He has delivered us from the power of darkness and conveyed us into the kingdom of the Son of His love.” (Colossians 1:13)


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The UCLA Flood, and God


(Warning: Math to follow)

Last Tuesday at around 3:30 pm, a 93-year old water main under Sunset Boulevard ruptured, spewing as much as 75,000 gallons of water PER MINUTE into the air. The millions of gallons have flooded the surrounding areas, including UCLA and their newly renovated Pauley Pavilion. Video footage of the event is spectacular, with the geyser of water skyrocketed over thirty feet into the air and capsizing the street into an ever-growing sinkhole.

And surprise, surprise, hearing about this made me think of God and the bible.

“’Behold, I will stand before you there on the rock in Horeb; and you shall strike the rock, and water will come out of it, that the people may drink.’ And Moses did so in the sight of the elders of Israel.” (Exodus 17:6)

“Then Moses lifted his hand and struck the rock twice with his rod; and water came out abundantly, and the congregation and their animals drank.” (Numbers 20:11)

In both of these episodes, the children of Israel are wandering the desert and complaining (an apt description of most of the Old Testament), so God graciously and miraculously provides water for them from a nearby boulder. We typically imagine a gentle stream softly flowing towards the people, as if it were a calm summer day and we were in the latest Nicholas Sparks flick.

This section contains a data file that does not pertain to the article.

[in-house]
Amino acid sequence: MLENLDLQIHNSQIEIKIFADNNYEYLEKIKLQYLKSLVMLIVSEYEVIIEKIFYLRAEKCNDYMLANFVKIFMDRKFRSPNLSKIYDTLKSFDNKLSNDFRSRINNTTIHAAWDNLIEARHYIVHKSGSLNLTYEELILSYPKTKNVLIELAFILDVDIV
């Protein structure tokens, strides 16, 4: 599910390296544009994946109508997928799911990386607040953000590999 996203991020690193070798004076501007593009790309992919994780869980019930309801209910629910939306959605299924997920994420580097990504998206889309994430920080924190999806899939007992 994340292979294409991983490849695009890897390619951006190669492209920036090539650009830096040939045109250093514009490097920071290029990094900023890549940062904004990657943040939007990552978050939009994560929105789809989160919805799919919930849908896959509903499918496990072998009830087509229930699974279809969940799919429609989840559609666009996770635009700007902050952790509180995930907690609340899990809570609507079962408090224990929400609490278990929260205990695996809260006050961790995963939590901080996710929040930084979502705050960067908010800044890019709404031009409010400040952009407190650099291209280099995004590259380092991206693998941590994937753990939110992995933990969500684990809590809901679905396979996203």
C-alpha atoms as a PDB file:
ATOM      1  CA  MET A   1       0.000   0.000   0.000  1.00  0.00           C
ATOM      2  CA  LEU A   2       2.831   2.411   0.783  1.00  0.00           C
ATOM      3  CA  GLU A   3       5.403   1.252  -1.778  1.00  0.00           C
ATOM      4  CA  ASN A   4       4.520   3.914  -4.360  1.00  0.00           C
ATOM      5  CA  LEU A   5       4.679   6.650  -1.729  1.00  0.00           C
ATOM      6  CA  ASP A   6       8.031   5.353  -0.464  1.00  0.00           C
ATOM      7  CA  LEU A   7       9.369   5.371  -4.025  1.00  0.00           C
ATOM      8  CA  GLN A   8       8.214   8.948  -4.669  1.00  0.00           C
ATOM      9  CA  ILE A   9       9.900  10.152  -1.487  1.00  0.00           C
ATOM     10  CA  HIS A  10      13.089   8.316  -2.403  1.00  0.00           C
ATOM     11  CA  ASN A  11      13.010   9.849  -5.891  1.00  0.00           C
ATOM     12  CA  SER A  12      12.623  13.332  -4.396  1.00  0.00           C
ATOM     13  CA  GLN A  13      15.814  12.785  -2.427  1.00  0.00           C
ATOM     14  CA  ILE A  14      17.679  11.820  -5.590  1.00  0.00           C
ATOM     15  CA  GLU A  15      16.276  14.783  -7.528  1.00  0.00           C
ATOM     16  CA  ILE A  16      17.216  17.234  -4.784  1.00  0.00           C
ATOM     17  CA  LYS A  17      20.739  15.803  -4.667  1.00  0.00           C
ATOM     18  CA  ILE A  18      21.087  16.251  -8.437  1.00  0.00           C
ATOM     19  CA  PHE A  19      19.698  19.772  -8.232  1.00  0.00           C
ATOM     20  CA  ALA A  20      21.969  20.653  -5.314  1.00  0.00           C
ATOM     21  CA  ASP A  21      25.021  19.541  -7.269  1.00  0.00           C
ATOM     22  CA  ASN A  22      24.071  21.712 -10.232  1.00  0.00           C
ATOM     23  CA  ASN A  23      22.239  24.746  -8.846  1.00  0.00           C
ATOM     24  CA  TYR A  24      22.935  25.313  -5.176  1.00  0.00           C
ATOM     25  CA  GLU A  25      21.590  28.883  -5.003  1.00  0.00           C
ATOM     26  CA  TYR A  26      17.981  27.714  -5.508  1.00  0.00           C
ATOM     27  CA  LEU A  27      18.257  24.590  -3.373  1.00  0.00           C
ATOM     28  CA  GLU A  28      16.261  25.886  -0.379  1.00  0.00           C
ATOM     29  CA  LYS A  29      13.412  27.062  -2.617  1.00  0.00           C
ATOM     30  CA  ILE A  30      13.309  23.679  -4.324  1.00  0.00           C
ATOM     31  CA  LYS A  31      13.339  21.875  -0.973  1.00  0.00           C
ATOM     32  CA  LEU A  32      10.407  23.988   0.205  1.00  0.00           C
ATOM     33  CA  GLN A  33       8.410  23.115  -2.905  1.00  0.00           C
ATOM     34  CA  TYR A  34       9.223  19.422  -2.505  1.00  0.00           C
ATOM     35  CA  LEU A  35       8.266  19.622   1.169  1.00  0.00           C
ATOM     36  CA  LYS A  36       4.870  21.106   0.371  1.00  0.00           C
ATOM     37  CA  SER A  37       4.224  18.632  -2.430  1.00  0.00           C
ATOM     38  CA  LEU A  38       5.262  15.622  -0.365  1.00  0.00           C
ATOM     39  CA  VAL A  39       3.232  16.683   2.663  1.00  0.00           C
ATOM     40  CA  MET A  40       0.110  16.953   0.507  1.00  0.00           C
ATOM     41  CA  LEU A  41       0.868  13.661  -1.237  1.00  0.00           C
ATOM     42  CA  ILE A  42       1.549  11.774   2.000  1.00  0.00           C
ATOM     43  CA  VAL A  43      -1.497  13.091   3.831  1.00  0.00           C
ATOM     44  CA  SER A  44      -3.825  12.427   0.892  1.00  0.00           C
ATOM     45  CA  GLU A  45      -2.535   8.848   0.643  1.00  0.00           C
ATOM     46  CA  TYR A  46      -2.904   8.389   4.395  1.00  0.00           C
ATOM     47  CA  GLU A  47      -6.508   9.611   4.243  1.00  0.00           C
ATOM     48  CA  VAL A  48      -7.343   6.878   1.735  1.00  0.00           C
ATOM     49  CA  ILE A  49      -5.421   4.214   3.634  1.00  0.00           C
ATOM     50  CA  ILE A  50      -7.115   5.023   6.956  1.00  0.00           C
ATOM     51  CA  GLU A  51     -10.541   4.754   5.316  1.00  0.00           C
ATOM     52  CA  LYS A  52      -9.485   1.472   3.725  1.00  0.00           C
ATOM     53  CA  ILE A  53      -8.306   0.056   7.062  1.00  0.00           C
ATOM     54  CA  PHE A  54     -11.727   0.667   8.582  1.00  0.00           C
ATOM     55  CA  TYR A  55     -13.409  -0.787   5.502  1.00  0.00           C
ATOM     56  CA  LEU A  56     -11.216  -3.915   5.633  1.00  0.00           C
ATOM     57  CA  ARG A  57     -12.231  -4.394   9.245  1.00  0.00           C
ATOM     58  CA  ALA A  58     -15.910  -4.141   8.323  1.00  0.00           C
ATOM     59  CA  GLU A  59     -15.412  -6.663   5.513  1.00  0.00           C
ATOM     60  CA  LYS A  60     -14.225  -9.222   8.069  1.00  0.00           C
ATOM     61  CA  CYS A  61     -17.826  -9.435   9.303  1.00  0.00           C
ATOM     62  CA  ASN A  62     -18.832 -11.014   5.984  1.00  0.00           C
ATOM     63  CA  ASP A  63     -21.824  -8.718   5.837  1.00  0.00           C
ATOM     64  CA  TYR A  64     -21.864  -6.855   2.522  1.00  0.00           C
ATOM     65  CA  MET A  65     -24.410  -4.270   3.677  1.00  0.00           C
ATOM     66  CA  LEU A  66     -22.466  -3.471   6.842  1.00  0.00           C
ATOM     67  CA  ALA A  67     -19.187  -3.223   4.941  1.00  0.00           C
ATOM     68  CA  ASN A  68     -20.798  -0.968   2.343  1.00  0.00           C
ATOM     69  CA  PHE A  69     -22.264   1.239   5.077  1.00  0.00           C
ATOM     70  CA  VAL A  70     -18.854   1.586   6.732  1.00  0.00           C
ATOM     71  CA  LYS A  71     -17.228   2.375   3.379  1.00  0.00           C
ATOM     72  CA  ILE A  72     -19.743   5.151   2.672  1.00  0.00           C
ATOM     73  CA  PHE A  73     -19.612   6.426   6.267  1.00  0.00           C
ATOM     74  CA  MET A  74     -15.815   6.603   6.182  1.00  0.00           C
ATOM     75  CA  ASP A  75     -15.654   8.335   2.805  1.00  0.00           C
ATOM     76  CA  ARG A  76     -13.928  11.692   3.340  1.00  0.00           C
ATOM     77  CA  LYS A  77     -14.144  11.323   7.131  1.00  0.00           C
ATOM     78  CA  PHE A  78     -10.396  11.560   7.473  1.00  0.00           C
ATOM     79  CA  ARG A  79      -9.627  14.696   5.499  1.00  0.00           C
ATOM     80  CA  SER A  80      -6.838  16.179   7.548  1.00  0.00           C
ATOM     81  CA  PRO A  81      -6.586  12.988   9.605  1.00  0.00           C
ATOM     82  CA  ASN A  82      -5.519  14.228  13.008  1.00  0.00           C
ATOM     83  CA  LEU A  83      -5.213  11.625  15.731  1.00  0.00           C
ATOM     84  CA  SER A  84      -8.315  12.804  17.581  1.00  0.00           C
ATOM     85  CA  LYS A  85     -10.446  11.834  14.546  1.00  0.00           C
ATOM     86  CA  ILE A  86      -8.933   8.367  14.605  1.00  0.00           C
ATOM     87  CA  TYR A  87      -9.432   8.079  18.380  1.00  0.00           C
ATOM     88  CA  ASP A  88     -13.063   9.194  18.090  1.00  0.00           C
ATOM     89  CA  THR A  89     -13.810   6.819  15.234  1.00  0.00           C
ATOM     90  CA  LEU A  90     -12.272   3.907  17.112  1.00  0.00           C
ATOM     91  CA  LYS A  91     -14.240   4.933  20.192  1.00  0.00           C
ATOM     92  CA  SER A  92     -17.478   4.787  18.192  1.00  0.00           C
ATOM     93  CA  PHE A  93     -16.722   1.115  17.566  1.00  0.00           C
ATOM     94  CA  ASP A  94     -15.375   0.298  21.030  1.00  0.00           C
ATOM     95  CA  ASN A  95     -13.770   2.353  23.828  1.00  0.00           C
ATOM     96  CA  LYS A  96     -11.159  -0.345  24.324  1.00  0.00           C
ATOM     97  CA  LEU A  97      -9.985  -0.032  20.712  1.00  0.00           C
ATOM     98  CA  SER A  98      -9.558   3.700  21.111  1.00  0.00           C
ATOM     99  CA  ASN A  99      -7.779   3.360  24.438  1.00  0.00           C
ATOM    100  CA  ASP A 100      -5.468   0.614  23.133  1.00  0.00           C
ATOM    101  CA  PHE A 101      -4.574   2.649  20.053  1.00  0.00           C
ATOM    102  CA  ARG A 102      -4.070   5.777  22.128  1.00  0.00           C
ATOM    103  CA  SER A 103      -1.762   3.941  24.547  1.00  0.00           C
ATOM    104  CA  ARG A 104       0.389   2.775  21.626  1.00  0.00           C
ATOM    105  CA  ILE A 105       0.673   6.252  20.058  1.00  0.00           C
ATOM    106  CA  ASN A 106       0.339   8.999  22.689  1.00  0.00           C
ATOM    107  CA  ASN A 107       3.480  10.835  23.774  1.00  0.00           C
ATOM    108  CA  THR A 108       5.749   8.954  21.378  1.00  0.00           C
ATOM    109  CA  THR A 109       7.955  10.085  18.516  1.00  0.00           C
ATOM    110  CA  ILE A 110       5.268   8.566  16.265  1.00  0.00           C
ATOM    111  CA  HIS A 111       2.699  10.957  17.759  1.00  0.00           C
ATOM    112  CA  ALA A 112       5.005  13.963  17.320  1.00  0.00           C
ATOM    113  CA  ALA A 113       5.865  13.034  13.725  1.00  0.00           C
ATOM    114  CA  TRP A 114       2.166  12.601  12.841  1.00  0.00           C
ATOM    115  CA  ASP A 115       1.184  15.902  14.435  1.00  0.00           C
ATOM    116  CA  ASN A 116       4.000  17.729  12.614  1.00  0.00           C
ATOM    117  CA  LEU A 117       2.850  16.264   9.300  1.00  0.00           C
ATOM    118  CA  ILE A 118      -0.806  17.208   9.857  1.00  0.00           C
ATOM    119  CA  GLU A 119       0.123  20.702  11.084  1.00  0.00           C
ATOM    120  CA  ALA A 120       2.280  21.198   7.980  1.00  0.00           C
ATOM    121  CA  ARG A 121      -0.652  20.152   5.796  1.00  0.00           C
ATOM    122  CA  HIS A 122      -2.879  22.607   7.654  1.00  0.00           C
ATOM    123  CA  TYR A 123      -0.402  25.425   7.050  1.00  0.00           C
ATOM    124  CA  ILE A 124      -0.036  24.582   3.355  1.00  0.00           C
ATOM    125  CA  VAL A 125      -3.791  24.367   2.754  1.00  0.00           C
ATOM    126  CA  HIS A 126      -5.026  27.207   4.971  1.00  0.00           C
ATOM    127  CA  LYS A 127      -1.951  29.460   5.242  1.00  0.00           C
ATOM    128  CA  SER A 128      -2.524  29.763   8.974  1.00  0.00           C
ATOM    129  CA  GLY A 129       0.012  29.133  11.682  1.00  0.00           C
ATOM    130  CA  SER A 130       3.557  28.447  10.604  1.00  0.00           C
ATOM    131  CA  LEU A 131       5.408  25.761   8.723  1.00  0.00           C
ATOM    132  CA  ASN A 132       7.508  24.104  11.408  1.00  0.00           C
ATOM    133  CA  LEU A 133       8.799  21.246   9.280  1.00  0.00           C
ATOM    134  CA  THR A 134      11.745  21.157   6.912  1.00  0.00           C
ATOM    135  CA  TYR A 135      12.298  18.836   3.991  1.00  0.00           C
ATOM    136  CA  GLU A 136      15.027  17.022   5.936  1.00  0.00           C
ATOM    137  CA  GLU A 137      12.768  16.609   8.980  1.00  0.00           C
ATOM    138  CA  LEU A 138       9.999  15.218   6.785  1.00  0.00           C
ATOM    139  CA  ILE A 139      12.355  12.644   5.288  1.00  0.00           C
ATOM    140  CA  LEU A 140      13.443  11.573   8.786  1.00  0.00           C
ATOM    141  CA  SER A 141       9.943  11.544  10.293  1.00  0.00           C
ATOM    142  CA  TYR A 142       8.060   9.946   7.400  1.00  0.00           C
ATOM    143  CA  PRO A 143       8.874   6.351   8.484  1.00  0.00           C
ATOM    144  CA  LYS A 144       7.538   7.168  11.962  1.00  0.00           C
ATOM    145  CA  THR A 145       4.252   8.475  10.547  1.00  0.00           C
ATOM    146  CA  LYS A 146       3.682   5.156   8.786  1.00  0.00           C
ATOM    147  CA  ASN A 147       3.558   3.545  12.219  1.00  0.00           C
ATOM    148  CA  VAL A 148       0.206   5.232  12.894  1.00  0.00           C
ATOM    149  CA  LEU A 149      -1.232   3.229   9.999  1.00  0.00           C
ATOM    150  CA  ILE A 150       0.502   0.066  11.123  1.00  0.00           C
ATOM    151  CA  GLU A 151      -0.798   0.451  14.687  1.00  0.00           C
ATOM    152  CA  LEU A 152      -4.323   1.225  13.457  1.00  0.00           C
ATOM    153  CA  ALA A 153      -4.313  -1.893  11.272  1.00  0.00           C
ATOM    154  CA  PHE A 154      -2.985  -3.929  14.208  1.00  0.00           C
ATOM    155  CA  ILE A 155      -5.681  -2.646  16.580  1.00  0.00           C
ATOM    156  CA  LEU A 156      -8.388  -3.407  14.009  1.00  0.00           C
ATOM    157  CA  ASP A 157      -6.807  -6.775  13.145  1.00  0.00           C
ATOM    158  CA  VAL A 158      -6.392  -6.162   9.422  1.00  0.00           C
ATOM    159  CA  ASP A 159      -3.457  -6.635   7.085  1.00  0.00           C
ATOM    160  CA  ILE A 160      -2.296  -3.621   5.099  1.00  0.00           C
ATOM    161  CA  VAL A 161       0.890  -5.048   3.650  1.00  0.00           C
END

But how much water was actually flowing?

Most estimates place the population of Israel at this point between 2 million to 7 million men, women, and children. We are also told that they took all of their flocks and herds when they left (Exodus 12:30-32). Furthermore, Psalm 105:37 says that the Israelites left rich with silver and gold, them and their cattle in good shape. We don’t know how much cattle they had, but it doesn’t seem to be a small amount.

And God provided water for this entire crew, from a single rock.

Current estimates on daily water use around the world are as follows:

Germany = 33 gallons/day/person

France = 29 gallons/day/person

Denmark = 21 gallons/day/person

Britain = 40 gallons/day/person

United States = (I didn’t include, because I don’t want to make the hippies angry)

Applying the lowest of these numbers to the 5,000,000 person population of desert-wandering Israel, there would be 72,912 gallons of water per minute flowing from that rock. It’d be a sight comparable to the Sunset Boulevard geyser.

Of course, we don’t use water like they used to. We waste water on frivolous things like dishes and gardening. Surely the Israelites didn’t require as much as we do. Can we get a more accurate number?

The average person needs three liters of drinking water a day, or about 0.8 gallons a day. For 5,000,000 people, that’d be 3,961,500 gallons a day, or 2,751 gallons a minute.